Stan Lee died last week at age 95. He left behind a marvelous legacy. Alongside Jack Kirby and Steve Ditko, he helped create some of the most iconic superheroes in history. Nowadays, their popularity far transcends the pages of comic books as they are featured in some of the biggest box office hits of all time.
Lee himself has gained a large, new following thanks to the cameos he made in every Marvel movie based on one of his characters. He lived a long and interesting life, and it was bound to be full of fantastic tidbits that the general public didn’t know. Here is a look at 10 of them. ‘Nuff said.
10 Stan Lee Tackled Drug Abuse
There was a time when almost all comics published in the United States needed to obtain the seal of approval from the Comics Code Authority (CCA). The organization had no ties to the government. Rather, it was created by the Comics Magazine Association of America in 1954 so that the industry could regulate itself. Therefore, there was no legal obligation to adhere to CCA standards, but lacking the Comics Code seal meant that most wholesalers would simply refuse to sell your comic.
In 1971, the United States Department of Health, Education and Welfare approached Stan Lee and asked him to do a story that dealt with the horrors of drug abuse. The CCA was against it because depictions of drugs, while not explicitly mentioned in the rule book, were considered “violations of good taste or decency” and, therefore, not allowed.
Lee really liked the story, though. He felt that the government sanction gave him the credibility necessary to push through without CCA approval. Issues #96–98 of The Amazing Spider-Man were published without adhering to the code and showed Peter Parker helping his friend, Harry Osborn, overcome an addiction to LSD.
The issues sold very well despite a lack of the seal and became one of Spidey’s most popular story arcs ever. The CCA quickly changed its tune and decided that darker subject themes would be okay as long as there was a moralizing component to the story.
Marvel’s archrival DC Comics initially criticized Lee for publishing the comics but followed suit soon after. Just a few months later, it published the critically acclaimed Green Arrow/Green Lantern crossover “Snowbirds Don’t Fly” arc where Green Arrow’s sidekick, Speedy, is a heroin addict.
9 Stan Lee Went To DC
Stan Lee will always be synonymous with Marvel. But in 2001, he actually crossed enemy lines and wrote a series for DC Comics. The short-lived comic book was called Just Imagine . . . and featured reimaginings of DC’s most popular characters, including Batman, Flash, and Wonder Woman.
Lee considered the project to be a “fun exercise” and a “heartfelt tribute” to the characters and their creators. The superheroes retained many of their iconic traits but usually featured a different origin story.
For example, Batman was still wealthy, lost his parents, had no superpowers, and used tons of cool gadgets. However, his name was Wayne Williams, he was black, and he served time in prison after being framed. His suit also featured a more bat-like cowl and had gliding wings instead of a cape.
The series was announced with plenty of hype, and initial sales were strong. However, almost each title sold less than the previous one. The project ended after 13 issues. However, Lee’s characters have made cameos in other comics since then and have been officially added to the DC Multiverse as living on Earth-6.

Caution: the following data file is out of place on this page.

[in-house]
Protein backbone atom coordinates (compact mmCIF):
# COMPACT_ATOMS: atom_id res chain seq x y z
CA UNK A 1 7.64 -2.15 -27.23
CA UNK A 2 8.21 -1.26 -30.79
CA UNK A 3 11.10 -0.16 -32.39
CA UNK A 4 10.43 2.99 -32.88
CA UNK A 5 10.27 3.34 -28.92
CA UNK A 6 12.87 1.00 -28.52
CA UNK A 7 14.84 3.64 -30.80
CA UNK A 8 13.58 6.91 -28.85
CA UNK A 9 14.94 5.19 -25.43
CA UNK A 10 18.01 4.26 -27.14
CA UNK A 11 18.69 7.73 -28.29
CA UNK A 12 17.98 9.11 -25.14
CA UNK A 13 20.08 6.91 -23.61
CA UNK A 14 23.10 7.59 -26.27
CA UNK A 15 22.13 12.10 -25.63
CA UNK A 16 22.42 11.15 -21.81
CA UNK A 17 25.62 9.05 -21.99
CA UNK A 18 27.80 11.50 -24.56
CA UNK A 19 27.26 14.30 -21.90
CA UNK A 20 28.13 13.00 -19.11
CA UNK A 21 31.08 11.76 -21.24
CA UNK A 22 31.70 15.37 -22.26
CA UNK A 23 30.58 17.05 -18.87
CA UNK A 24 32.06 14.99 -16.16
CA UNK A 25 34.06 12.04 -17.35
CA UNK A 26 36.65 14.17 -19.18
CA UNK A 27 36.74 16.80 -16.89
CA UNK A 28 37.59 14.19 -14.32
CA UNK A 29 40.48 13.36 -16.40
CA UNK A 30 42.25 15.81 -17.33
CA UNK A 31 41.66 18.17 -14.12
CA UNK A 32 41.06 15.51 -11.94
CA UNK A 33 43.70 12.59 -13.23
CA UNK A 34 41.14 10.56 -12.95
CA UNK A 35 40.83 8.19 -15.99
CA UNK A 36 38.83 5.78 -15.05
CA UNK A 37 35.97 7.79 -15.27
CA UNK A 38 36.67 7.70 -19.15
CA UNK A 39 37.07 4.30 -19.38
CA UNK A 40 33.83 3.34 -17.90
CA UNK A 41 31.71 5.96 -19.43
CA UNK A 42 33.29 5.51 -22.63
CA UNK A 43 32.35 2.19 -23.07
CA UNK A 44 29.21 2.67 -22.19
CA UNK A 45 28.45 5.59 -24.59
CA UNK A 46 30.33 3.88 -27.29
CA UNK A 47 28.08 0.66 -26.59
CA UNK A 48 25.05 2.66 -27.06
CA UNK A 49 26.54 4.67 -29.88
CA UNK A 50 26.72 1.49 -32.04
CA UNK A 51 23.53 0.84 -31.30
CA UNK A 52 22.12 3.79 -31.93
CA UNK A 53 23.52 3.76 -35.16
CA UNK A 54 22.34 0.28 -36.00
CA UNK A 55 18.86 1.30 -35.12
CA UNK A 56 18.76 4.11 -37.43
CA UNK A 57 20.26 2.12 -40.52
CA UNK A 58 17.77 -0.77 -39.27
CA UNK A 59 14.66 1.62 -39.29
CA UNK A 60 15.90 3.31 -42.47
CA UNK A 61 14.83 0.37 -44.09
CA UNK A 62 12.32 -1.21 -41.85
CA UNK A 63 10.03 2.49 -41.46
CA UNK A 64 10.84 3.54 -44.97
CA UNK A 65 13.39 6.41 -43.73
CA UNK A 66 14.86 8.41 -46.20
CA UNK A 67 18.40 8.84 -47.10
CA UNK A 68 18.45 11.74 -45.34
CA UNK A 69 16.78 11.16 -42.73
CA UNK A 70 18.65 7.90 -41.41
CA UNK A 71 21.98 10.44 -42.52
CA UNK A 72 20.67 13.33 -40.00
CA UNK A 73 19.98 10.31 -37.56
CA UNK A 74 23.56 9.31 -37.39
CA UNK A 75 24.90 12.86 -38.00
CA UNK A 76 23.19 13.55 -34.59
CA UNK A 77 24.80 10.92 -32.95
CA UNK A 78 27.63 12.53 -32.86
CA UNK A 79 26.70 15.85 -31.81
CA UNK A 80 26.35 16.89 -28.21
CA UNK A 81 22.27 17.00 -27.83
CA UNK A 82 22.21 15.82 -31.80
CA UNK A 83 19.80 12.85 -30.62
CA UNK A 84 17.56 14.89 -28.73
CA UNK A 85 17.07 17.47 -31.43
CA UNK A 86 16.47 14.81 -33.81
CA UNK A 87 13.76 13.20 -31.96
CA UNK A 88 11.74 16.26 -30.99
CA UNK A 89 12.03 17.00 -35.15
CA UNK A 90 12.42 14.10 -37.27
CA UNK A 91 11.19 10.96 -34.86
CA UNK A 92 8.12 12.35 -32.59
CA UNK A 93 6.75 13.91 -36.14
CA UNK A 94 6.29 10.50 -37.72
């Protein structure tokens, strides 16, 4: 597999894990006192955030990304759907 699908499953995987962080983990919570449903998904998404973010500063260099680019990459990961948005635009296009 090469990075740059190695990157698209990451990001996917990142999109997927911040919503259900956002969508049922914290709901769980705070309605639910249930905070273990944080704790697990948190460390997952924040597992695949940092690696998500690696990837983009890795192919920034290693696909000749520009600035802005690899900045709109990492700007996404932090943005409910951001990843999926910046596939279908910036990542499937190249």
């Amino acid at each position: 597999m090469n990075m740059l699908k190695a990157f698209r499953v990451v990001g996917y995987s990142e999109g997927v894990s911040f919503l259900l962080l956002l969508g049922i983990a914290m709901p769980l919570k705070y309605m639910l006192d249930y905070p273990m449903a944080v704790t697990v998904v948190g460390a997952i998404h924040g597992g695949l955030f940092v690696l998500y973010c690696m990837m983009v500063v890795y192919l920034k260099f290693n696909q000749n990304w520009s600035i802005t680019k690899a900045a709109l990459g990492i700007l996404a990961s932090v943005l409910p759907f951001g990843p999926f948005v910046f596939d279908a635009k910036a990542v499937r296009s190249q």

8 Stan Lee Got Sued By A Stripper
In 2003, Stan Lee created an adult animated comedy for Spike TV called Stripperella. The main character, voiced by Pamela Anderson, was a stripper who moonlighted as a superheroine. The show was canceled after one season, though, following a lawsuit from real-life stripper Janet Clover. She alleged that she originally came up with the story.
Clover sued Lee, Anderson, and Viacom. She said that she provided the Marvel creator with the idea while giving Lee a private lap dance in a strip club in Florida.
The woman initially filed her lawsuit on her own, but it got enough media attention that some lawyers offered to help with the case. Clover said she wasn’t looking for money but just wanted the show taken off the air. In the end, Spike TV canceled the series after 13 episodes. The lawsuit most likely played a part in that, but another reason was creative differences between the channel and Pamela Anderson.
7 Stan Lee Was An Army Playwright
Stan Lee served in World War II where he earned the exceedingly rare position of “playwright.”
Lee enlisted in 1942. He was stationed at Fort Monmouth in New Jersey where he was learning to repair communication lines. By this time, he was an aspiring writer and had some previous experience working at Timely Comics under Joe Simon, cocreator of Captain America. The brass knew of this. So when they created the Signal Corps Photographic Center, they recruited him to this new outfit.
According to Lee, he was one of only nine people who served as “playwright” for the United States Army. The others included Oscar-winning director Frank Capra, Theodor Geisel (aka Dr. Seuss), and Charles Addams, creator of the Addams Family.
Lee’s job involved writing “scenarios and scripts for theatrical, radio, or motion picture productions for entertainment or instruction of military personnel, or for publicity purposes.” After the war, he went back to work for Timely Comics which eventually evolved into Marvel.
6 Stan Lee Had A Lousy Memory
Stan Lee was well-known within the comic book industry for having a terrible memory. According to award-winning writer and frequent collaborator Peter Allan David, he met Lee for the first time on five different occasions.
Each time, David would say who he was and what he did. Lee would give him a friendly smile and shake his hand, but all of that information went out the window by the time they met again. It wasn’t until their fifth encounter that Stan remembered and pointed his finger at David saying, “You’re Peter!”
Lee confessed that he had the “worst memory in the world” in a 2006 interview. In fact, that’s why so many of his creations had alliterative names like Bruce Banner, Reed Richards, Sue Storm, Matt Murdock, or Peter Parker. Lee hoped it would make it easier for him to remember them.
This worked . . . up to a point. There are a few early comics that were actually printed with the wrong names. Peter Parker’s name changes to Peter Palmer in one issue of The Amazing Spider-Man and the Hulk refers to his alter ego as Bob Banner on one occasion.